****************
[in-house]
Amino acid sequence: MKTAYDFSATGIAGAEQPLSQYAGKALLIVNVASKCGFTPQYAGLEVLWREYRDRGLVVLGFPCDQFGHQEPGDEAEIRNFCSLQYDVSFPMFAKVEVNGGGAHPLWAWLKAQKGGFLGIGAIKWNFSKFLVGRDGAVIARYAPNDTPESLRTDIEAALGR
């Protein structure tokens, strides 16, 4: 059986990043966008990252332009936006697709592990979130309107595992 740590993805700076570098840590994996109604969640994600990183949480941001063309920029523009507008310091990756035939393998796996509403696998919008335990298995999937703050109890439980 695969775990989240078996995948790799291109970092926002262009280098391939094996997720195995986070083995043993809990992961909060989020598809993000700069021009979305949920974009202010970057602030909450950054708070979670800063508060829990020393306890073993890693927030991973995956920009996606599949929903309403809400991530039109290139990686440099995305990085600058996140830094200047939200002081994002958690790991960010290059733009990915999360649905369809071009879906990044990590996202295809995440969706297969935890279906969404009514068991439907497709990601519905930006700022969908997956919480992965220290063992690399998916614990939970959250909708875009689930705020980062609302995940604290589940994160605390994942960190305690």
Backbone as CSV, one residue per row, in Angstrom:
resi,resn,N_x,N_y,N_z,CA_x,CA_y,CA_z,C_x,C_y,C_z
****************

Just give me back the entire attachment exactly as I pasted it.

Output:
[in-house]
Amino acid sequence: MKTAYDFSATGIAGAEQPLSQYAGKALLIVNVASKCGFTPQYAGLEVLWREYRDRGLVVLGFPCDQFGHQEPGDEAEIRNFCSLQYDVSFPMFAKVEVNGGGAHPLWAWLKAQKGGFLGIGAIKWNFSKFLVGRDGAVIARYAPNDTPESLRTDIEAALGR
């Protein structure tokens, strides 16, 4: 059986990043966008990252332009936006697709592990979130309107595992 740590993805700076570098840590994996109604969640994600990183949480941001063309920029523009507008310091990756035939393998796996509403696998919008335990298995999937703050109890439980 695969775990989240078996995948790799291109970092926002262009280098391939094996997720195995986070083995043993809990992961909060989020598809993000700069021009979305949920974009202010970057602030909450950054708070979670800063508060829990020393306890073993890693927030991973995956920009996606599949929903309403809400991530039109290139990686440099995305990085600058996140830094200047939200002081994002958690790991960010290059733009990915999360649905369809071009879906990044990590996202295809995440969706297969935890279906969404009514068991439907497709990601519905930006700022969908997956919480992965220290063992690399998916614990939970959250909708875009689930705020980062609302995940604290589940994160605390994942960190305690």
Backbone as CSV, one residue per row, in Angstrom:
resi,resn,N_x,N_y,N_z,CA_x,CA_y,CA_z,C_x,C_y,C_z